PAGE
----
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Al Thompson
February 15, 2011, 08:53 PM
Hi all,

Last Sunday had the opportunity to take an "Introduction" class with Alan here in South Carolina. Alan was in town on business and knew one of the local police officers. Alan offered to take a few hours and go over some techniques. Another police officer and cake eating civilian (me) got to participate.

I'm not MMA knowledgeable, but apparently Alan is very competitive in the sport. He is also a former Special Forces operator (my words, not his). In the first ten minutes or so, several things stood out. One, he is indeed the real deal. I'm an old straight leg grunt, but I know the right questions to ask. Two, Alan was not at all hesitant to shoot the drill, so that you knew what the standards are. I think that's a good thing. :cool:

But the main thing that impressed me is that during that first ten minutes, he rapidly got a handle on who knew what and adjusted accordingly. He then had us each fire a 15 round evaluation and started teaching. We didn't have a lot of time to chit-chat, so after he live fire demonstrated what his points were, we set up a revolution where each of us rotated to the firing line while the others reloaded magazines. Alan had us fire a couple of magazines while coaching and counseling each shooter on how to perform the specific task. As it became clear on what each individual grasped and didn't grasp, Alan modified his teaching style to help the student fill in the weak spots and reinforce success. Alan is a dynamic guy and was very motivational with the students. The takeaway from this to me is that he isn't hesitant to demonstrate his skills and adjust his teaching style to the student. No "one size fits all" here.

We only were able to spend about 3.5 hours on the range with the last 40 minutes or so being dark.

The techniques he covered were fairly simple, but as we all know, doing the basics perfectly on demand is the goal. There were no silly techniques introduced, just a very through coverage on gripping the handgun, trigger manipulation, recoil management and lateral target engagements. There were no magazine dumps, just strings of fire that averaged about 3 rounds each.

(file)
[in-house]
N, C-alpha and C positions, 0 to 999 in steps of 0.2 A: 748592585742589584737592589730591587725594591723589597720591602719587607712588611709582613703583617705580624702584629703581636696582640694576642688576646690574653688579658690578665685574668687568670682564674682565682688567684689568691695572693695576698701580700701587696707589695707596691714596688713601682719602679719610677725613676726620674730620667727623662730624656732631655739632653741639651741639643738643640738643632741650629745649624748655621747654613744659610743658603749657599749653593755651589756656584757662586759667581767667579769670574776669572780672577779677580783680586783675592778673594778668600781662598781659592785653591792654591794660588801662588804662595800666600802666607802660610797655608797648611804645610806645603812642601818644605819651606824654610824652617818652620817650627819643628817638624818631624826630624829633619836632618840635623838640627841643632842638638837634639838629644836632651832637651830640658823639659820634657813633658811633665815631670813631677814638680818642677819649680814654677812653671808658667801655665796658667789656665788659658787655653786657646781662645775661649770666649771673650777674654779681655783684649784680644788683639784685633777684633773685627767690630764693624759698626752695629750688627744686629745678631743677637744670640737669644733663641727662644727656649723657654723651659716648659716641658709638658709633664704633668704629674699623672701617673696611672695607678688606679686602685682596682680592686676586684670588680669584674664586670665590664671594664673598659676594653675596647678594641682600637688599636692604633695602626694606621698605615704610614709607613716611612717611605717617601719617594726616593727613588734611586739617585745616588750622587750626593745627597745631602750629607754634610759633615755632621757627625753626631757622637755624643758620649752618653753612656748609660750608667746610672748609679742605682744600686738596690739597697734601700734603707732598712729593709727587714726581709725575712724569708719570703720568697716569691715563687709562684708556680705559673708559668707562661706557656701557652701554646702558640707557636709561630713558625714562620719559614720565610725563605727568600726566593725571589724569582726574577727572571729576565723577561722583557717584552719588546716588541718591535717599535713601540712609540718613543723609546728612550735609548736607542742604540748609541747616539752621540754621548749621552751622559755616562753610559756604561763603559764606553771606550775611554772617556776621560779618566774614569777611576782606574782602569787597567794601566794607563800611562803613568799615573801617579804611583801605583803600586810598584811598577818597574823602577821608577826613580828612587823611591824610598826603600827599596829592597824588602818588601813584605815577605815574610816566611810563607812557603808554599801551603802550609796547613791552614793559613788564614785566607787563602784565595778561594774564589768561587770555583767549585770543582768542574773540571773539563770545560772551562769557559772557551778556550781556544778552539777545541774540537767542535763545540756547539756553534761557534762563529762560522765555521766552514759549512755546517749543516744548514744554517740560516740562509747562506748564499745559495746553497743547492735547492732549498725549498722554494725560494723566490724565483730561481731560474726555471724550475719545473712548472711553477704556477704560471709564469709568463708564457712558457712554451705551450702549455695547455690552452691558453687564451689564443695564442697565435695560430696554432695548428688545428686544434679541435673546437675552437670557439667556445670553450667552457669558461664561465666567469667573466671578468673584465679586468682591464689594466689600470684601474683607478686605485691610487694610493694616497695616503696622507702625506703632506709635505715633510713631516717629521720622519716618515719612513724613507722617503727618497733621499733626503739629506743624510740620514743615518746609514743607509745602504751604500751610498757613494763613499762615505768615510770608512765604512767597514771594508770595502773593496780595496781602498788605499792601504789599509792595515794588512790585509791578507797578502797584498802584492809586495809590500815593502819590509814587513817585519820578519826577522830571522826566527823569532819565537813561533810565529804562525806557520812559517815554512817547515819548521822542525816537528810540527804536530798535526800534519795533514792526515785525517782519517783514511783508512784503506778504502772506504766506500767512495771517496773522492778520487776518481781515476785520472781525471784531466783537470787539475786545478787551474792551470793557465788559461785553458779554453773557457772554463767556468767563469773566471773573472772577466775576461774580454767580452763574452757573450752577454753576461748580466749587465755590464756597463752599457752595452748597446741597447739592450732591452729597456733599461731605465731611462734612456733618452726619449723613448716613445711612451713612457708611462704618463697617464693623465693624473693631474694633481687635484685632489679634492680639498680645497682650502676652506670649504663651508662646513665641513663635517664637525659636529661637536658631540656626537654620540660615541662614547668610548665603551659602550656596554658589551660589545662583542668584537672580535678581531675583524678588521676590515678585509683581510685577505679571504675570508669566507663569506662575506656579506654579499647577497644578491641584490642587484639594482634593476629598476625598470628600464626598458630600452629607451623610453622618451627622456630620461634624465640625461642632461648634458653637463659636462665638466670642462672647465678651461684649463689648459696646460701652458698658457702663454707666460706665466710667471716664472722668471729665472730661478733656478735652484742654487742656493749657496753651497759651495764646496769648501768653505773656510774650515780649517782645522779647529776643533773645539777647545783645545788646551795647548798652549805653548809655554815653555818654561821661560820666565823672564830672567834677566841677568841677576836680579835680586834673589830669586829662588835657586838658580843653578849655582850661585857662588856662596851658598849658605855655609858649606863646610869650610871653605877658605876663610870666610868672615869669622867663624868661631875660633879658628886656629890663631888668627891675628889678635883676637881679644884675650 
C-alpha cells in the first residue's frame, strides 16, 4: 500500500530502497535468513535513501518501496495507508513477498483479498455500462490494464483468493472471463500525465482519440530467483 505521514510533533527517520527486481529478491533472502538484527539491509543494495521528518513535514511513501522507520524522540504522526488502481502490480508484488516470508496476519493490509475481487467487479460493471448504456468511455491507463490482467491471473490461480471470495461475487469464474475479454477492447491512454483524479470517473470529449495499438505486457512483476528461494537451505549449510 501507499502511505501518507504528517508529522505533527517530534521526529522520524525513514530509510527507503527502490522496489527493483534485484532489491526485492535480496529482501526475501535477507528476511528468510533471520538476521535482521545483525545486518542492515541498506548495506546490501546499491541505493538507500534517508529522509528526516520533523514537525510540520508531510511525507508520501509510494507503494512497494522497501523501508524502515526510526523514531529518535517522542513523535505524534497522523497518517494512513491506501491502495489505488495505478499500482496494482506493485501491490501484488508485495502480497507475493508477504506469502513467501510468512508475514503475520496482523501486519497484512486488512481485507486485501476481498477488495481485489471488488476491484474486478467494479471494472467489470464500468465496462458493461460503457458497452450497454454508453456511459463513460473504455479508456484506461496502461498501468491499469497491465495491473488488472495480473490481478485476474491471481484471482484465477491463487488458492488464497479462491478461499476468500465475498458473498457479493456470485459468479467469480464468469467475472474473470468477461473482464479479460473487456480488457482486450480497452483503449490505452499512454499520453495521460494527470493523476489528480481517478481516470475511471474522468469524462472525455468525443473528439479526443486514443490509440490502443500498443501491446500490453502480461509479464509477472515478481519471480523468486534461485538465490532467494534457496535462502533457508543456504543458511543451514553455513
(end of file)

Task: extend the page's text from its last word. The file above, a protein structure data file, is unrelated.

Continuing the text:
The last exercise, in darkness, was shot from 25 yards. All three of us were able to easily apply Alan's techniques and get very solid hit counts on a B-27 target.

I fired 270 rounds during that 3.5 hours. Due to the "shoot, jam magazines, rotate back to shoot again" process, there was pretty much constant gunfire. I never felt like I was throwing ammo down range merely for the sake of shooting.

There were no equipment failures, though I had a couple of strange failures to fire out of my G17. One of the results of having malfunction drills down pat, is that you don't get the opportunity to trouble shoot the malf as you've already cleared it. :) The officers wore their duty gear and I used a Blade-Tech holster. No issues with any of it.

While this was pretty much a moving target, short course and a result of being buddies with one of the principals, I came away delighted with Alan Shebaro. During one of the rare down moments, Alan told me that he is training and teaching at Texas Defensive Shooting Academy (TDSA - Dallas, Ft. Worth). I understand that he is looking at opening a dedicated training facility in the area.

Strongly recommend Alan for the lucky folks in the DFW area and if he ever starts a traveling training school, I'll attend.

http://shebarotacticalconsultants.com/home.html

ekgandj
February 15, 2011, 09:21 PM
Thanks for that insight. Seeing I am in DFW I will definitely look him up.


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Al Thompson
February 15, 2011, 09:29 PM
It will be worth your while. :) To borrow a line from Pat Rogers, Alan is a very large mammal, so just keep an eye out in DFW. :D